The definitions of Morley rank & degree I use are

Morley rank definition

Morley degree definition

I understand these definitions, but I am having a hard time to use them concretely in exercises. For example,

Let $L$ be a countable language and $A$ an $\omega$-saturated $L$-structure.

(a) let $p$ be a ranked type over $A$. Show that $p$ has Morley degree 1.

(b) Let $\varphi(x_1, \dots, x_n)$ be a ranked $L_A$-formula, show that

$$ \text{dM}(\varphi(\bar{x})) = |\{p \in S_n(\text{Th}_{L_A}(A)) : \varphi \in p \text{ and } \text{RM}(p) = \text{RM}(\varphi) \}| $$

I don't know how to connect $\omega$-saturation with Morley rank & degree. I thought to use that $\text{Th}(A)$ has an $\omega$-saturated model iff its type spaces are countable iff there is no binary tree of consistent formulas, in the hope that $\text{dM}(p) \geq 2$ would allow me to construct such a binary tree, but I cannot get it to work.

  • $\begingroup$ (1) "I don't know how to connect $\omega$-saturation with Morley rank & degree". The connection is that $\omega$-saturation is assumed in your definitions of Morley rank and degree. So you can't even talk about Morley rank and degree (using your definition) over models that aren't $\omega$-saturated. (2) "I thought to use that $\text{Th}(A)$ has an $\omega$-saturated model iff its type spaces are countable..." This is not true! Every theory has $\omega$-saturated models. The theorem is: $T$ has a countable $\omega$-saturated model if and only if its type spaces are countable. $\endgroup$ Jun 17, 2019 at 16:33
  • $\begingroup$ @AlexKruckman (1) Yes, but I am not sure why the $\omega$-saturated condition is even required, unless you want to talk about the Morley rank of a theory (RM of $x=x$). (2) Oh, yes of course. And we were not given that $A$ is countable. So then I am even more stuck. $\endgroup$
    – Ibrahim
    Jun 17, 2019 at 20:46
  • $\begingroup$ The reason for the $\omega$-saturated condition is to ensure the desirable property the Morley rank of a formula only depends on the theory, not the model $A$. Indeed, you can prove that if $M\preceq N$ are both $\omega$-saturated models, and $\varphi(x)$ is an $L_M$-formula, then $\text{RM}_x(M,\varphi(x)) = \text{RM}_x(N,\varphi(x))$. If you evaluate Morley rank using your definition in a non-$\omega$-saturated model, you may get a smaller value. $\endgroup$ Jun 18, 2019 at 13:33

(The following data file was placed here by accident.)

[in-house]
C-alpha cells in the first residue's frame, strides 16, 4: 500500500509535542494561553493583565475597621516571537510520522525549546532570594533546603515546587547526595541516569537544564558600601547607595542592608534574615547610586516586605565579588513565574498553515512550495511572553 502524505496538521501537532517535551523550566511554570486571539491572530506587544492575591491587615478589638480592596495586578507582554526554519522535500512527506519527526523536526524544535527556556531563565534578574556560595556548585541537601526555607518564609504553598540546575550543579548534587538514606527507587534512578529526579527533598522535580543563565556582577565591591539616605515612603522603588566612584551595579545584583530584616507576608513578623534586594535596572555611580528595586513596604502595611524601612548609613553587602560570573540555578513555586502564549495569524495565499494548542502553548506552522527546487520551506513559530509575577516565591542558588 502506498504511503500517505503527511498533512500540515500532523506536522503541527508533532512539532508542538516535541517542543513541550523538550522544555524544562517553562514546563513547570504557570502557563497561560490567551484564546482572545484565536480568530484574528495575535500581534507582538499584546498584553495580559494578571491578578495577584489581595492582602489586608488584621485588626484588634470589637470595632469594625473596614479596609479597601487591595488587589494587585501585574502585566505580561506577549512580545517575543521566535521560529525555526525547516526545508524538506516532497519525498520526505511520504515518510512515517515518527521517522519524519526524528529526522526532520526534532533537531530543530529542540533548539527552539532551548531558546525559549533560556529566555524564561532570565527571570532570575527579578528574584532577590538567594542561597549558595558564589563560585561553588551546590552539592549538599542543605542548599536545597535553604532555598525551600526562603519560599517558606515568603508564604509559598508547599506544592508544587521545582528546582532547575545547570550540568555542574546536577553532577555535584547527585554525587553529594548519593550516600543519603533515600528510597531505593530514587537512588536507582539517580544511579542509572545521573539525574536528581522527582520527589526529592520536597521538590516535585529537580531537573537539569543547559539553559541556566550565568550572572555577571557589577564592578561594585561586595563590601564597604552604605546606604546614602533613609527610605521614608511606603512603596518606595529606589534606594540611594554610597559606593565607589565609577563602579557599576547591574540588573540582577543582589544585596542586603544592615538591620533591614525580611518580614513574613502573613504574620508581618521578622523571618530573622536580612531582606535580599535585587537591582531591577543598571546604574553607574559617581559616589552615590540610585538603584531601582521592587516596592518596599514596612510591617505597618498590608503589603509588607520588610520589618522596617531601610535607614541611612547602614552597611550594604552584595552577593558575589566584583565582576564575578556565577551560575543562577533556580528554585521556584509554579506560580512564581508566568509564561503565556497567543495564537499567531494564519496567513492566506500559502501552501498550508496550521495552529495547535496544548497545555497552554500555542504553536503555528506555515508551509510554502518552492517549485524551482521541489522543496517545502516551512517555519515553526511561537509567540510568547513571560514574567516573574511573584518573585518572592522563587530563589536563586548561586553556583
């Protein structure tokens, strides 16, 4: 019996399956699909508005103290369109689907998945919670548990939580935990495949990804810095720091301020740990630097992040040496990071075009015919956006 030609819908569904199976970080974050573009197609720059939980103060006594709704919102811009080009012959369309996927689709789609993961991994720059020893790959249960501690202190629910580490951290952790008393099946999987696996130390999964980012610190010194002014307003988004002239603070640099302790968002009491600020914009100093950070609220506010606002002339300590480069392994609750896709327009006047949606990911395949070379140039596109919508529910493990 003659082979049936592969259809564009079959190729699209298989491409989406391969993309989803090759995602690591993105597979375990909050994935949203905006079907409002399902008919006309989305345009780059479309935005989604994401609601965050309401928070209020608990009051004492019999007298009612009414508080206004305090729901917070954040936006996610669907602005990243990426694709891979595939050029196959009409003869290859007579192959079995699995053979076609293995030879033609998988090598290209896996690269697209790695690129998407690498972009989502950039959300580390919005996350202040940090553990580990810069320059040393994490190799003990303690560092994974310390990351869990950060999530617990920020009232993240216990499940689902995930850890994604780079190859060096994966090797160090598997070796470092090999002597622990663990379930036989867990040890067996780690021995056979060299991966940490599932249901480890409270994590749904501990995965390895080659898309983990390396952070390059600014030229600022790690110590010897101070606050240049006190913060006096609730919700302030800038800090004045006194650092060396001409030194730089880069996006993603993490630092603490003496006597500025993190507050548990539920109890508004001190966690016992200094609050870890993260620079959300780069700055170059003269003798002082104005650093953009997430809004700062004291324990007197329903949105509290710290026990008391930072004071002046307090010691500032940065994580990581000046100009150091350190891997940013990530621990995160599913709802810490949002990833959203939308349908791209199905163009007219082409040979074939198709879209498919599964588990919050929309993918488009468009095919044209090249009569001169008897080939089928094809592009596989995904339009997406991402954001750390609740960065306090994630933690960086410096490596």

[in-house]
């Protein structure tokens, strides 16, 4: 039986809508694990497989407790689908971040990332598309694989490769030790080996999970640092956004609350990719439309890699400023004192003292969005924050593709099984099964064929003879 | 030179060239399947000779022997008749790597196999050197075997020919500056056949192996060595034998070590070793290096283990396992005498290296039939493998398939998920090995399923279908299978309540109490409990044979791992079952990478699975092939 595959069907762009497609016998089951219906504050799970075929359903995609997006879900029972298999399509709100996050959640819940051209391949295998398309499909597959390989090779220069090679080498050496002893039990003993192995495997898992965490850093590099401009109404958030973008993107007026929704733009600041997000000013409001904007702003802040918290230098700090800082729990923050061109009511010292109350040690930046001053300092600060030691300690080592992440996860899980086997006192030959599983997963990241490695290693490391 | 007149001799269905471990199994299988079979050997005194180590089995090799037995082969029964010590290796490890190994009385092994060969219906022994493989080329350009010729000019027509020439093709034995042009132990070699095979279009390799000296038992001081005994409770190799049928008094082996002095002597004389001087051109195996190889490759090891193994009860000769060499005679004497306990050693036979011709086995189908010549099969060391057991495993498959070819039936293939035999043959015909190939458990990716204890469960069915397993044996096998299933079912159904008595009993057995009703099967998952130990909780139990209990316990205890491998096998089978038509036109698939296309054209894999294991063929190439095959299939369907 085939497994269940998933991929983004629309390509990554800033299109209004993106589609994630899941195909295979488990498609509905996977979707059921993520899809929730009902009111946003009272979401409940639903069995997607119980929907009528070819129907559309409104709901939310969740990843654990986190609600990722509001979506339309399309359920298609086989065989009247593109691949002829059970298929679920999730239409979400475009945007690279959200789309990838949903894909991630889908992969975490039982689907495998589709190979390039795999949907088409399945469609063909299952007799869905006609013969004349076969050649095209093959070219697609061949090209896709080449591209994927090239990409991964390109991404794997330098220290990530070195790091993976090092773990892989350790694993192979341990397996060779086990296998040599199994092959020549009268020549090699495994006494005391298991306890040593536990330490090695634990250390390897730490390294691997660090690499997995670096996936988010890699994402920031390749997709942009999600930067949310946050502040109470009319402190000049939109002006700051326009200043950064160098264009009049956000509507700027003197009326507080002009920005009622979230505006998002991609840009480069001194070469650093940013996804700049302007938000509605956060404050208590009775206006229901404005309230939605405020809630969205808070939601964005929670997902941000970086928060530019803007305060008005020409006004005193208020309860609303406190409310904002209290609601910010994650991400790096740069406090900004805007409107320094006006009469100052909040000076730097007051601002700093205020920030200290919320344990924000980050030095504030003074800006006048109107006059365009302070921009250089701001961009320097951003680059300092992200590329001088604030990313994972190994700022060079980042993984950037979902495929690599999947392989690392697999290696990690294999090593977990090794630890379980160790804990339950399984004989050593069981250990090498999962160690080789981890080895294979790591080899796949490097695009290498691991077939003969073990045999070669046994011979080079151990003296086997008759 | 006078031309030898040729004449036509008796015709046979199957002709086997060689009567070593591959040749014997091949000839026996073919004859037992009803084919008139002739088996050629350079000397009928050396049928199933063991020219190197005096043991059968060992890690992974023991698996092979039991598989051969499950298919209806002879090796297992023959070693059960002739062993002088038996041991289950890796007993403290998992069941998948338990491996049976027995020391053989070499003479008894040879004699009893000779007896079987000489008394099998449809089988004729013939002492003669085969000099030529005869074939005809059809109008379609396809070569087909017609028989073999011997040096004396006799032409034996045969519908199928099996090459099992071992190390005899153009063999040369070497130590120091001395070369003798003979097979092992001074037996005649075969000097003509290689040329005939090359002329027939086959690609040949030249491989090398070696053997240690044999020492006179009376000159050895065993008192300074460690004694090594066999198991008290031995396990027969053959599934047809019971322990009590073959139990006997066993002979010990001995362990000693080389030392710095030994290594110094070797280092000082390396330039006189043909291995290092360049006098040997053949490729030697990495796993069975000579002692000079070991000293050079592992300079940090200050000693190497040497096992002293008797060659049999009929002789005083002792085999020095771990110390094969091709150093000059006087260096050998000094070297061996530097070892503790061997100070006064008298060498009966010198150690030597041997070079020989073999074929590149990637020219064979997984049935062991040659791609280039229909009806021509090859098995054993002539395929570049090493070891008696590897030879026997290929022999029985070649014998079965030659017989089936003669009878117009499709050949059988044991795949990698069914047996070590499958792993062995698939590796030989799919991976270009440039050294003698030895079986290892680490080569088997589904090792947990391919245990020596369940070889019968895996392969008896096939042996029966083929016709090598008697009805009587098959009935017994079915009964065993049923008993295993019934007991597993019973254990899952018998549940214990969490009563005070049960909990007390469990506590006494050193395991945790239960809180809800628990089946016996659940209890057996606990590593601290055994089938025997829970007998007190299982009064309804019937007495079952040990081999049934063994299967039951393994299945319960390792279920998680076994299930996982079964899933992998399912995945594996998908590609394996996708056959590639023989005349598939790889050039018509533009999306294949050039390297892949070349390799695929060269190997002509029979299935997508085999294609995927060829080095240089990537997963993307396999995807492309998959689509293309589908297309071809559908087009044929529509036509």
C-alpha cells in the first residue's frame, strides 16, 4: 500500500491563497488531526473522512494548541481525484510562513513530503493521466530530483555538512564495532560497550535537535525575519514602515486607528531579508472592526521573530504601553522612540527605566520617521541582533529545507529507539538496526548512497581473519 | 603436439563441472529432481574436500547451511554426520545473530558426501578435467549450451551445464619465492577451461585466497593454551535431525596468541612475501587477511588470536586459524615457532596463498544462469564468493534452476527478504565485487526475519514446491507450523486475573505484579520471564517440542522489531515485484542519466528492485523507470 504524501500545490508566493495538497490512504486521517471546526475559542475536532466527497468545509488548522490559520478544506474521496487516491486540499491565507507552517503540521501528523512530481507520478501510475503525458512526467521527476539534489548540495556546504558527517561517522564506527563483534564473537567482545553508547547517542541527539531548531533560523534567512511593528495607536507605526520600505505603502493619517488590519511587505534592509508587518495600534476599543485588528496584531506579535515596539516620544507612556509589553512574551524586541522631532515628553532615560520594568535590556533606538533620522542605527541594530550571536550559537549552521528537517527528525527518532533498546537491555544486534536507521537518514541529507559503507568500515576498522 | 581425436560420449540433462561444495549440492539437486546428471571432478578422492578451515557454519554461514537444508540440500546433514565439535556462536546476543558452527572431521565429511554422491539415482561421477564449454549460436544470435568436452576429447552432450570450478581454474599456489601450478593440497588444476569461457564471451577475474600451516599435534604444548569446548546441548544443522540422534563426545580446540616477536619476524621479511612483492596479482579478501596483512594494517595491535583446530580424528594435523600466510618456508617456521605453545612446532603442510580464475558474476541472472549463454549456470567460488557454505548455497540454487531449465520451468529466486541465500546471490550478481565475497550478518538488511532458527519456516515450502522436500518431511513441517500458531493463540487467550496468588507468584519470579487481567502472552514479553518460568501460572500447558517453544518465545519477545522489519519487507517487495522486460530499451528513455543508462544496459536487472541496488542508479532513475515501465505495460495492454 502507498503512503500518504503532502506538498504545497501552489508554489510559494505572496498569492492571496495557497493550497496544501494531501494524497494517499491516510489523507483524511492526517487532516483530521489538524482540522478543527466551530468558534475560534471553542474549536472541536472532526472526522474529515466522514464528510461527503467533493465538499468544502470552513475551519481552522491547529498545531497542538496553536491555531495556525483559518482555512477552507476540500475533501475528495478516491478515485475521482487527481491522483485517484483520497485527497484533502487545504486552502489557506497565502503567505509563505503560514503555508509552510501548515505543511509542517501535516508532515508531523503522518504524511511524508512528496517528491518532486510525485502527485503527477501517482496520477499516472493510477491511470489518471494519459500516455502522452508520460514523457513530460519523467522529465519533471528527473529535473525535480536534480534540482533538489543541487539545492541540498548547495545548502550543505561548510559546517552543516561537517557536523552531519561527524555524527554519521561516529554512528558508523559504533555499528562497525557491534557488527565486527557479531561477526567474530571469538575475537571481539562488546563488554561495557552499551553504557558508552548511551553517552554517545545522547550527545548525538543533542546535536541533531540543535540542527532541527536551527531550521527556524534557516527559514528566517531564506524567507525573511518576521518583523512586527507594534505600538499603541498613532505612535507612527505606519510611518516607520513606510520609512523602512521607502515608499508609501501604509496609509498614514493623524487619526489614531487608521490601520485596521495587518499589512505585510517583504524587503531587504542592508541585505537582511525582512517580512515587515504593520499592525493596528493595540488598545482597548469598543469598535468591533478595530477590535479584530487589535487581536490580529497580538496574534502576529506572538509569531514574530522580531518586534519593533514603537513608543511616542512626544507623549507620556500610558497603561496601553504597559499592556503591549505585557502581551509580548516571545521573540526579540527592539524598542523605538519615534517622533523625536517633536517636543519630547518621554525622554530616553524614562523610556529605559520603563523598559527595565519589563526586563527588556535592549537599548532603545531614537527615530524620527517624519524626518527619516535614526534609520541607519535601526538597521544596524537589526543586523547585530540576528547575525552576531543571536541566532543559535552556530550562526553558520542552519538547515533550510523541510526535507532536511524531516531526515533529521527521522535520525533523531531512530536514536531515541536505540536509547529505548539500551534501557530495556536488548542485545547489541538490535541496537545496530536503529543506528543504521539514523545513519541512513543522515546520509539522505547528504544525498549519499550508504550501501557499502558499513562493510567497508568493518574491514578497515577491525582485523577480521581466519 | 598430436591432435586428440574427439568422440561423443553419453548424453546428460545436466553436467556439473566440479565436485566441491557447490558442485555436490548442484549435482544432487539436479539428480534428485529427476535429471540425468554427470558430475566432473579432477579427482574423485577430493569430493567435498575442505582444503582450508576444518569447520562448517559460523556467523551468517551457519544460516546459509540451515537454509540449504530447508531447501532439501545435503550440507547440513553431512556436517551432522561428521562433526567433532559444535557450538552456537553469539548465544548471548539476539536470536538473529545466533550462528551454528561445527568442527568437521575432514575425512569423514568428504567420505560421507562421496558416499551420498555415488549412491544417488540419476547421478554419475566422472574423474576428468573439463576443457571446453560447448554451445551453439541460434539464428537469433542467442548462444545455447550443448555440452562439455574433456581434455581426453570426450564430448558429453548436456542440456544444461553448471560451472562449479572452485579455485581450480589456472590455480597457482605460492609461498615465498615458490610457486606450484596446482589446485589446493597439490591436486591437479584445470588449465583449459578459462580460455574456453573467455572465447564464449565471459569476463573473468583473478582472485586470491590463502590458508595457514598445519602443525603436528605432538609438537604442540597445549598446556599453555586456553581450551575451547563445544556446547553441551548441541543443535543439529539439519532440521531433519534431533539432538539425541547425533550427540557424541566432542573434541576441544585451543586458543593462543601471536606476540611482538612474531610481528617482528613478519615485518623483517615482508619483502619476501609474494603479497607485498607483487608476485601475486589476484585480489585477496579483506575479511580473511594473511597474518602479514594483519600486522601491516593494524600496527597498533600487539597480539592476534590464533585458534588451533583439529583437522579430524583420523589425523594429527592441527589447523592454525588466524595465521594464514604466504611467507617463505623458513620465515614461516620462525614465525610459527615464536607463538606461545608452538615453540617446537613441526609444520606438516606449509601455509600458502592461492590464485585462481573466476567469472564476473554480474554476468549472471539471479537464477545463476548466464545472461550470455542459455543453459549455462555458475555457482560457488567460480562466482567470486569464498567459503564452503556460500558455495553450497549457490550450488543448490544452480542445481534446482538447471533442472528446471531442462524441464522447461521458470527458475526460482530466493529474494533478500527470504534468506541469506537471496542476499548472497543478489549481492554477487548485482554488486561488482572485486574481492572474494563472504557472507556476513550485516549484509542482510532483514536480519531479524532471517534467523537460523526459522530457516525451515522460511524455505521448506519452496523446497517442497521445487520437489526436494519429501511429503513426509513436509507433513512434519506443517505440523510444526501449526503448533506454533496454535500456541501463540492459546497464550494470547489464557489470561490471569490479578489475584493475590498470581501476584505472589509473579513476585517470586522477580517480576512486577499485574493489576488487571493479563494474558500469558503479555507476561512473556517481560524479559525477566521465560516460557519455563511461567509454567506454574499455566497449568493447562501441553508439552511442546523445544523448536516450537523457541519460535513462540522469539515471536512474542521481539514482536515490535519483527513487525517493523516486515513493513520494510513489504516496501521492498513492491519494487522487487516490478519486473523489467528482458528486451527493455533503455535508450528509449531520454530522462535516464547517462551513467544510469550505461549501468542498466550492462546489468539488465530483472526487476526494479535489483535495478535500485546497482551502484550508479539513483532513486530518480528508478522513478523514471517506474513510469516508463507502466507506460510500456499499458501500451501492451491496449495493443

1 Answer 1


I'm assuming your source defines Morley degree to be the $k$ from Lemma 5.10.

For (a), Lemma 5.10 ensures that every $L_A$-formula $\varphi(x)$ can be decomposed into $k$ disjoint pieces of full Morley rank, where $k = \text{dM}(\varphi(x))$. The main observation is that the formulas $\varphi_j(x)$ in this maximal decomposition all have Morley degree $1$. Indeed, if $\varphi_j(x)$ had Morley degree $d>1$, then applying the lemma to this formula, we could split $\varphi_j(x)$ into $d$ disjoint pieces of full Morley rank. Replacing $\varphi_j(x)$ with these formulas in the original decomposition of $\varphi(x)$ would decompose $\varphi(x)$ into $k-1+d > k$ disjoint pieces of full Morley rank.

Now for any complete type $p(x)$, let $\varphi(x)$ be a formula in $p(x)$ of minimal Morley rank and degree. Suppose for contradiction that $\text{dM}(\varphi(x)) = k > 1$. Then $\varphi(x) \leftrightarrow \bigvee_{j=1}^k \varphi_j(x)$, and each $\varphi_j(x)$ has Morley rank equal to $\text{RM}(\varphi(x))$ and Morley degree $1$. Since $p(x)$ is a complete type, $\varphi_j(x)\in p(x)$ for some $1\leq j\leq k$, contradicting minimality of $\varphi(x)$.

For (b), I'll give you a hint. Let $k = \text{dM}(\varphi(x))$, and let $n$ be the number of complete types of full Morley rank containing $\varphi(x)$. You can prove $k\leq n$ by decomposing $\varphi(x)$ by Lemma 5.10 and extending each formula in the decomposition to a complete type of maximum Morley rank. And you can prove $n\leq k$ by picking disjoint formulas containing each of the types of full Morley rank, and applying the bound from Lemma 5.10.

  • $\begingroup$ I understand your answer for (a), but what do you mean by "full Morley rank"? $\endgroup$
    – Ibrahim
    Jun 19, 2019 at 11:00
  • $\begingroup$ Equal to the formula in question (not less). $\endgroup$ Jun 19, 2019 at 13:16
  • $\begingroup$ I think I have (b): for $k \leq n$ you use that $\text{RM}(\varphi(x) \lor \psi(x)) = \max(\text{RM}(\varphi(x)), \text{RM}(\psi(x)))$ and $\text{RM}(x=x) = \text{RM}(\varphi(x) \lor \neg\varphi(x)) \geq \text{RM}(\chi(x))$ for any $\chi(x)$, to extend $\varphi, \varphi_i$ to a complete type $p$ such that $\text{RM}(p) = \text{RM}(\varphi)$. These types must be different because over $\text{Th}_A(A)$ the $\varphi_i$ are incompatible. $\endgroup$
    – Ibrahim
    Jun 20, 2019 at 10:40
  • $\begingroup$ For $n \leq k$: assume WLOG that $n < \infty$, there are $\psi_i$ such that $[\psi_i \land \varphi] \cap \{p_j\}_{j \leq n} = \{p_i\}$. Also $\text{RM}(\psi_i \land \varphi) = \text{RM}(\varphi)$, so the formulas $\psi_i \land \varphi$ witness that $k = dM(\varphi) \geq n$. $\endgroup$
    – Ibrahim
    Jun 20, 2019 at 10:52

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